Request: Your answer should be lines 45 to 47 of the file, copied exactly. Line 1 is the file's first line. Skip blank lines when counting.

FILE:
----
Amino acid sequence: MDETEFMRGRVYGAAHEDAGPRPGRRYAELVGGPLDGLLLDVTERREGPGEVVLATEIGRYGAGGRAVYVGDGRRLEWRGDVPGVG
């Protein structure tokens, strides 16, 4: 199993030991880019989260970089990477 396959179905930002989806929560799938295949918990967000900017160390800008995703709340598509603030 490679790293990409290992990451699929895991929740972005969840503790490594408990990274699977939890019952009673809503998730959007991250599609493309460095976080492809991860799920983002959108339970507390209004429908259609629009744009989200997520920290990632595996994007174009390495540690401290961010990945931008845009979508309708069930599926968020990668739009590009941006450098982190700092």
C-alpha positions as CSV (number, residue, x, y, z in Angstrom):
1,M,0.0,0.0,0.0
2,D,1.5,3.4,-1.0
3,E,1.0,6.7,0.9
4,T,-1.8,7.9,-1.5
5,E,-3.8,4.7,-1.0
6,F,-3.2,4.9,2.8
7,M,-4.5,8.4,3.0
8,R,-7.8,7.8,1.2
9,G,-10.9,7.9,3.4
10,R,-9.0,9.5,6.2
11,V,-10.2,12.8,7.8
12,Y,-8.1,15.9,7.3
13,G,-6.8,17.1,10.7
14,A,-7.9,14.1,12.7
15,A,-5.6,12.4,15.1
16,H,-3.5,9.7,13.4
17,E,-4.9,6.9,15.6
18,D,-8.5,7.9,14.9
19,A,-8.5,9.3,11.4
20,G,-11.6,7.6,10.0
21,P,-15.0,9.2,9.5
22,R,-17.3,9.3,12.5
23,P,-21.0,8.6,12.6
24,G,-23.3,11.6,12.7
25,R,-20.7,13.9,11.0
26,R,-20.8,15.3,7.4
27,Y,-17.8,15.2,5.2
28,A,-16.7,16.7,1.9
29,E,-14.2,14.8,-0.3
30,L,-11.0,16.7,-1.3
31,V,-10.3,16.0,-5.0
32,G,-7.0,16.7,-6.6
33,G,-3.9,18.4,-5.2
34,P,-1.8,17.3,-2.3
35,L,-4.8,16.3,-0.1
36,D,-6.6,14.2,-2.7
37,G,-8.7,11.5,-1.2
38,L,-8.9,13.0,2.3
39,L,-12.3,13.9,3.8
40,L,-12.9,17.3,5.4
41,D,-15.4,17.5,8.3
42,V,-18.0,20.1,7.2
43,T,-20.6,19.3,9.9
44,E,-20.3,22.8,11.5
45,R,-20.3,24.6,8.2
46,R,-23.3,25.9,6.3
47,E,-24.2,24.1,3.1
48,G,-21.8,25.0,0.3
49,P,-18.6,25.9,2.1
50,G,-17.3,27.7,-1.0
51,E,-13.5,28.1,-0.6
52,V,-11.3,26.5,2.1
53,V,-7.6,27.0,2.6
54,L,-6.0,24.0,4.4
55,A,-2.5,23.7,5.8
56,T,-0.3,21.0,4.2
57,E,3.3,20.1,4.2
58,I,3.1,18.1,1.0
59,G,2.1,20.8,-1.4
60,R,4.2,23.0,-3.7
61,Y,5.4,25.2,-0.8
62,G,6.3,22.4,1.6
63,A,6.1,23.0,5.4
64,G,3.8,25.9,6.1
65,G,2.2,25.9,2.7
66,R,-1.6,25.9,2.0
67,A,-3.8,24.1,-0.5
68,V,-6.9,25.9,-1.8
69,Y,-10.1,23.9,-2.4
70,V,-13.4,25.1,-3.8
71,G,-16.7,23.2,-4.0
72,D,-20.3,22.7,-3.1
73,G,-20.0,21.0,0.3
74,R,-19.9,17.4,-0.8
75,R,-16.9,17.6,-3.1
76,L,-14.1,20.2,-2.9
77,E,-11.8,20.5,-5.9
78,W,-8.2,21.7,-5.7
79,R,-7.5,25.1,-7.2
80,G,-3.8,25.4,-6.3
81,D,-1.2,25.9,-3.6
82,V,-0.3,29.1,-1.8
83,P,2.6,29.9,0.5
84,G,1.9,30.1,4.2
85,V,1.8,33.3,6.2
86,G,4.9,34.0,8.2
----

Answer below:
42,V,-18.0,20.1,7.2
43,T,-20.6,19.3,9.9
44,E,-20.3,22.8,11.5